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DISPATCHES FROM BED, PART SIX

The Seven Deadly Symptoms of ME and Long Covid (Part One)

The Seven Deadly Symptoms of ME and Long Covid (Part One)
Awareness posters for World ME Day on 12 May. (Supplied by the World ME Alliance)

Let us examine the typical list of symptoms assigned to a post-infectious energy-limiting condition like ME or Long Covid and expand on what it really feels like to experience them. Daily. Forever.

Greetings from Bed. Considering how many of us live here, very little is known about our way of life. To mark the awareness month around World ME Day on 12 May, I would like to shed some light on the exact nature of our existence.

1. PEM

Post-exertional malaise (PEM) is the hallmark symptom of ME. But what do those words even mean? 

‘Malaise’ sounds like a Victorian heroine wilting on a sofa. The reality is much less refined. The harsh fact is that after doing any exertion – physical or mental – a person with ME will experience an acute increase in flu-like symptoms between 24 and 72 hours later. 

Let’s spell that out. 

Imagine you get down and do 100 press-ups right now. You’ve never done more than 20 before. Now imagine how the muscles in your arms would feel the next day. That’s post-exertional malaise. 

But people with severe ME can suffer the same feeling of deadweight in their muscles after cleaning their teeth. At my most severe, aged 22, lifting a toothbrush brought about the same fallout as lifting a barbell. Just the effort of existing one day can make you ache all over the next. 

How would you cope living as if you have concrete mixed in with your blood? Waking up every morning feeling like you ran the Comrades Marathon the day before? It sounds impossible, until it’s your life. 

Even less easy to grasp than physical PEM is the concept of cognitive PEM. Even lying down writing on a laptop, it’s possible to push your brain beyond its energy envelope. I can usually count on having two ‘capable hours’ in the afternoon. If I do more than that, I risk being unable to think, spell or speak coherently the next day.  

The only way to avoid a PEM crash is to master the art of pacing. It usually takes Sick people a long time to accept this. For the first few years of my illness, I was stuck in a constant boom-and-bust cycle of recovery and relapse. Learning to Stop, Rest, Pace and halt activities before you exceed your energy envelope is the only way to progress. But honing your ability to only ever do half what you think you can do is HARD. Especially when the parameters shift every day.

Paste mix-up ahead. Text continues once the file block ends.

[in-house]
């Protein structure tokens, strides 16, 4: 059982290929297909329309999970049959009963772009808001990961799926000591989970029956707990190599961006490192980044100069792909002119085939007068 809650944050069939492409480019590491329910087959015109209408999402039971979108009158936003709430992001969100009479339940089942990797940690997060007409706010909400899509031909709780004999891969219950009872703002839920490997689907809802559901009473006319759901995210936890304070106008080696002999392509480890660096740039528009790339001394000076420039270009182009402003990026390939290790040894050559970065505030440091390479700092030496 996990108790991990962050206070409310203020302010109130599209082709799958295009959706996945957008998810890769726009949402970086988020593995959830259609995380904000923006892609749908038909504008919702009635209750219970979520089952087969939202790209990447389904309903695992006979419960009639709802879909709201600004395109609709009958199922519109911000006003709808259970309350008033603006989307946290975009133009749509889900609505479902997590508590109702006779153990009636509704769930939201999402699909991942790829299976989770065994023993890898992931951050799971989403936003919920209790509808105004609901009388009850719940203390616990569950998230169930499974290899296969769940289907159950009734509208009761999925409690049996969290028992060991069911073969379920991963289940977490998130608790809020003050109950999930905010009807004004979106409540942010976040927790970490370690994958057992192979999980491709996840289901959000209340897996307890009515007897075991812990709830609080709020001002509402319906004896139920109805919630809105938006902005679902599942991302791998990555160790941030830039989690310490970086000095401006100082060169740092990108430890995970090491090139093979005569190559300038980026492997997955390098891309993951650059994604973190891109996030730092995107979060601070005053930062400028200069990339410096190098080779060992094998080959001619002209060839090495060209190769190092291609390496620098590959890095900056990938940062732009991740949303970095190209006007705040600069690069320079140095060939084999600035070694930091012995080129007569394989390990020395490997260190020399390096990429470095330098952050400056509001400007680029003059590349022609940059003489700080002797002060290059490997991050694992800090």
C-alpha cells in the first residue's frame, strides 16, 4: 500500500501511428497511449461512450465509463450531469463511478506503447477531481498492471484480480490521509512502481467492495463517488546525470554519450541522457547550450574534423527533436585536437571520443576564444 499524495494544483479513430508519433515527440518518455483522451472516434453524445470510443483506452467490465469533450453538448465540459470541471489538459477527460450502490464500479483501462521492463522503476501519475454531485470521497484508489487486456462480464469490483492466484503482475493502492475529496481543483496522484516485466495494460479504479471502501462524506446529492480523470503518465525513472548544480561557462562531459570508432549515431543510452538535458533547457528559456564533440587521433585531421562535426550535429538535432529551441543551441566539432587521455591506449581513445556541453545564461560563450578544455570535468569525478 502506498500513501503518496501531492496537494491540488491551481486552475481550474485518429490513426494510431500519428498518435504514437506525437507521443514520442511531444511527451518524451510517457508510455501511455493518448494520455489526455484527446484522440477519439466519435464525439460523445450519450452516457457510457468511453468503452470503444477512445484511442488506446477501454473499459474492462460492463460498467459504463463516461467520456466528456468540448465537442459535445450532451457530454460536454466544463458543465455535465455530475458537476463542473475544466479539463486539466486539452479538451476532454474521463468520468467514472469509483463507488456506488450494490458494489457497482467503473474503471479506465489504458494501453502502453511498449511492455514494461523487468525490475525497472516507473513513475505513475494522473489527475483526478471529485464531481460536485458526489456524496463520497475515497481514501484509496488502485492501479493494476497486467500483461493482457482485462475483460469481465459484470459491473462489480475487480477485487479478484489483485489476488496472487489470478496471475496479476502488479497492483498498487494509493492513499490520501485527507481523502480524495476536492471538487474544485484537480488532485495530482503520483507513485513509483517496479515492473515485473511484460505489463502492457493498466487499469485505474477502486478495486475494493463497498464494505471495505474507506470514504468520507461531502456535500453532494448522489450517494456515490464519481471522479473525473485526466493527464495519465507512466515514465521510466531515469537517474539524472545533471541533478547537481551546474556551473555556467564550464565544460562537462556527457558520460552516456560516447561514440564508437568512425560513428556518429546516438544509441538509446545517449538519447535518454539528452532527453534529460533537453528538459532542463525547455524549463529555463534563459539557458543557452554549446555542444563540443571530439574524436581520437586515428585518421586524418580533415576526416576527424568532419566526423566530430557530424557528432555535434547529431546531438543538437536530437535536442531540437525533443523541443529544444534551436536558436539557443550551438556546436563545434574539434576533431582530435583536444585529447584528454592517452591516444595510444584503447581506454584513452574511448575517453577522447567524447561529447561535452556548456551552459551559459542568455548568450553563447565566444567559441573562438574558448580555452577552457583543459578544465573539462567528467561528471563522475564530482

I have to lie down for half an hour to recover from washing and getting dressed. I only shower once every three days and rarely cook a meal because the effort costs me a day’s recuperation. I have to lie down for half an hour after meals in order to digest food. I have to rest after every brief chat, whether on the phone or with a neighbour. 

After 30 years with ME, I live my life with the dedicated attention to detail of an elite Olympic athlete: pacing my steps, my heart rate, my diet, my supplements. But my goal is not gold medal glory, just survival. 

2. Unrefreshing Sleep

You know you’re Sick when the prospect of going to sleep fills you with dread. Let us be clear: Bed is not the cosy place of rest the Well imagine it to be. It is a battleground. 

‘Unrefreshing sleep’ is a classic understatement on a similar level to using ‘separate development’ to describe apartheid. It sanitises an essentially brutal experience. Some people prefer the term ‘painsomnia’ but that doesn’t encompass the full horror of the besieged nights we endure. 

For me, going to sleep can feel like going to war. The suffocating effects of cellular hypoxia are similar to a dose of toxic nerve gas and my heart rate can drop dangerously low. At 3am, I am usually woken by a shot of adrenaline. Cortisol courses through my body as it desperately tries to boost energy by triggering a fight-or-flight response, heart thumping as if under attack. 

I’m lucky if it’s only once; some nights it happens hourly. Often it’s impossible to get back to sleep before dawn by which time the pain is sickening. Every night, my body has to go through this gruelling shit, over and over, like wading through endless trenches. By morning, I’m completely exhausted.